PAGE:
By Mike McClure

When St. Philips Episcopal Church in Laurel needed a priest, Father Jim Manion received a call. Manion, who served as the church’s rector in the 1970s, couldn’t come up with many options to fill the church’s vacancy, then he was asked if he could fill the void. He thought about the offer and remembered the people who made sacrifices for the church.

“I said you’ve got to honor them and come back. They need help right now,” Manion recalled. “It’s a journey to come back and honor people.”

Father Jim Manion returns as pastor of St. Philips Episcopal Church in Laurel, a church he served for five years in the 1970s. Photo by Mike McClure

According to St. Philips Senior Warden Suzanne Johnson, Manion was known as the people’s priest. He served as the church’s priest for five years and was known for visiting with Laurel residents and parishioners at the town’s downtown restaurants. 

“I can visualize some of the people that once sat in those pews. It’s very nostalgic. The company of these people are to me still in the church, seated in those pews,” said Manion

St. Philips Episcopal Church had been without a priest for three years. Father Howard Backus, who had been filling in, left at the end of the year.

Johnson’s husband, Martin, gave Manion a call to get ideas for a possible replacement. Then he suggested that Manion come back. Normally, priests do not go back to churches they once served, but St. Philips was able to get permission to bring Manion back once he agreed to it.

“We felt a special hand that was watching over us that brought Jim back to us,” Suzanne Johnson said.

Aside from being known as a people’s priest, Manion is also known for his sense of humor. While serving at St. Philips the first time, he asked parishioners to say a prayer for his favorite football team, the Cleveland Browns. He was joking, but three ladies lined up in the pews and prayed for the Browns.

Manion said weeks later one of the ladies came up to him and said, “I read the sports page, our team’s doing better.” He added that it was probably the first time she had looked at the sports page.

Manion also likes to get his church members interested in the Kentucky Derby. He was born in Ohio, but was raised in Kentucky.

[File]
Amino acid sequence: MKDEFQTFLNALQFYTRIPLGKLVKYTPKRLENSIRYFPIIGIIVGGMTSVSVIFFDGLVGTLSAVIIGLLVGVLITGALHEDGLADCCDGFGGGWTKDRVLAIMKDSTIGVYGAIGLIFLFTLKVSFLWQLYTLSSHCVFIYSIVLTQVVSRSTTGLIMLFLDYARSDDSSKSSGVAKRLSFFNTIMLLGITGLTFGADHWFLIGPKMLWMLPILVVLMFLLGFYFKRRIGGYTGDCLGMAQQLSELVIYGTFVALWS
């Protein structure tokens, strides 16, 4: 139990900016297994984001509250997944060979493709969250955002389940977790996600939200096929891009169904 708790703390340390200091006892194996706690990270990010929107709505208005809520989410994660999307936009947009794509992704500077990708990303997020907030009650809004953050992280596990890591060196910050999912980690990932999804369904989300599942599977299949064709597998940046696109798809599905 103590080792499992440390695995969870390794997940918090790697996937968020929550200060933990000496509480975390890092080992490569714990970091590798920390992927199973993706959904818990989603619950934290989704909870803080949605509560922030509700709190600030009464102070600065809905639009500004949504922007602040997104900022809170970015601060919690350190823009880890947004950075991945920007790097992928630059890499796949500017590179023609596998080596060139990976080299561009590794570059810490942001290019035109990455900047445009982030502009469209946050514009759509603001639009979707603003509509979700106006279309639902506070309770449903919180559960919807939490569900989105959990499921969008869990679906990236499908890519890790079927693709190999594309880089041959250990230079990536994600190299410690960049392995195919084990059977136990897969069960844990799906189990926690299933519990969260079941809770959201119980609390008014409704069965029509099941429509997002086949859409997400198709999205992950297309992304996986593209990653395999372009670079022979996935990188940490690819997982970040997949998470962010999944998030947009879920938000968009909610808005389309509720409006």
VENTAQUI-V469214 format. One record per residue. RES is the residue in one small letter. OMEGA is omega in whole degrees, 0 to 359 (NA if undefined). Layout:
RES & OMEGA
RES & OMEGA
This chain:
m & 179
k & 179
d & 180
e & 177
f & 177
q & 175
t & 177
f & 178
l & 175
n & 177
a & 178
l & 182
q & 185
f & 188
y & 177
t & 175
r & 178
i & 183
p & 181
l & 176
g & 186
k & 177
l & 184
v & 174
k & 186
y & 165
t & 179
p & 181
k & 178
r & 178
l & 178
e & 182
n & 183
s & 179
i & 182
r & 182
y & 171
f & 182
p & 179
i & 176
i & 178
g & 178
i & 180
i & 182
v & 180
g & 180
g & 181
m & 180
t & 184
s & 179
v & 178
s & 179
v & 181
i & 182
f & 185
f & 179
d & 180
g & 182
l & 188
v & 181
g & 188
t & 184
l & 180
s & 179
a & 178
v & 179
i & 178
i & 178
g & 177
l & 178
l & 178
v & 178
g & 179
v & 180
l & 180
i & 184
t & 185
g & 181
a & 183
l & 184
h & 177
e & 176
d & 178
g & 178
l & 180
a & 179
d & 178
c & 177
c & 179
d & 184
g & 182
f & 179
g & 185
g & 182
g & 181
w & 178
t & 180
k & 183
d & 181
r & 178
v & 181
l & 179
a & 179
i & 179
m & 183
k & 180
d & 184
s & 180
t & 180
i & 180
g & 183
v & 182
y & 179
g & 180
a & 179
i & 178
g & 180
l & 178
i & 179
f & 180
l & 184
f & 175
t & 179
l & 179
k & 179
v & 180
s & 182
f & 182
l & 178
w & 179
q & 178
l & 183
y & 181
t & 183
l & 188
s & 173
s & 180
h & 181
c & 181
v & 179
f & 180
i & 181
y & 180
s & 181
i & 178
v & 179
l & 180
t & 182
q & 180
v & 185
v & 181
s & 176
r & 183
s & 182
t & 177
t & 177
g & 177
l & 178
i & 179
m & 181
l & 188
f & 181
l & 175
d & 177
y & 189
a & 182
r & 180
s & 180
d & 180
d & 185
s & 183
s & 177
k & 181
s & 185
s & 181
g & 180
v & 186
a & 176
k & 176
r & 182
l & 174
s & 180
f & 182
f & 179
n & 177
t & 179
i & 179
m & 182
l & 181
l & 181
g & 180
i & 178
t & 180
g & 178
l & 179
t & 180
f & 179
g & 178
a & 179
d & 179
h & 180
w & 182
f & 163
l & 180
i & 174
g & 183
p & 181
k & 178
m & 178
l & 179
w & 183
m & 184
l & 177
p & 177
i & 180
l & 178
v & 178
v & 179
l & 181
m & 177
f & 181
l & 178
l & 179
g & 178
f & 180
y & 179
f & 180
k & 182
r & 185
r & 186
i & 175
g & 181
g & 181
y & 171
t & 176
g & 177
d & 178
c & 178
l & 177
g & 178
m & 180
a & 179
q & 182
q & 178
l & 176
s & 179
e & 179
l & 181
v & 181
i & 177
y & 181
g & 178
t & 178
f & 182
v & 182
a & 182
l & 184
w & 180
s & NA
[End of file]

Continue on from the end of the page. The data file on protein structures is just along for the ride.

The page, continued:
“Church is supposed to be a place of prayer and love but also fun and joy. That’s what I try to accomplish,” said Manion. 

“I think a mark of a Christian is how much joy does he have in his heart.”

Manion said that in the world today with COVID and political animosity, fun and joy are needed now more than ever.

“It seems like brother against brother,” he said. “We just need to bring back a semblance of life and enjoying humanity.”

Manion served as Rector at All Saints’ Episcopal Church in Rehoboth for 20 years. He was also a priest at St. Mary’s Episcopal Church in Washington, D.C. for about seven years.

When he was first ordained he went to a large church. While there, he was given some advice: “Tell them you love them and God loves them and see what happens.”

St. Philips Church and the Laurel community was Manion’s first experience with small town life. 

“I really didn’t know what a small town was like. Here I met new people, saw how they related to one another, how they cared about each other,” said Manion. “I learned from the Christians about how they faced life.”

Manion remembers how vibrant Laurel was in the 1970s. He didn’t want to see St. Philips join the list of past businesses and organizations that once were.

“I don’t want to see this place (church) evaporate,” Manion said. “Businesses come and go but this place can not go.”

Suzanne Johnson said Manion brings the church’s history to today’s parishioners. It’s rich history includes General Nathaniel Mitchell and Governor Elbert Carvel.

“This place just exudes history. I would like to see a renaissance take place here,” said Manion. “This place has been the heartbeat of the community.”

Manion recalled how Father Barber served the church during the depression. He started a food bank, which the church has continued. He would go to George Spicer’s grocery story and get food for the needy. The senior center was also established at the church.

When Manion was at St. Philips in the 70s, the church’s rectory was located on the corner. People would come to him with their problems. “The welcome mat was always out,” he recalled.

“The place has always been linked to the community and how can we serve, how can we make things better,” said Manion. “We reach out in the Christian atmosphere of love and service. We do it because we are motivated by our God to serve.”

Manion remembers how Dr. Pierce Ellis would help people who couldn’t afford his care. He remembers all of the clothing stores and restaurants that once inhabited the town’s streets and is hopeful that the town will experience a renaissance.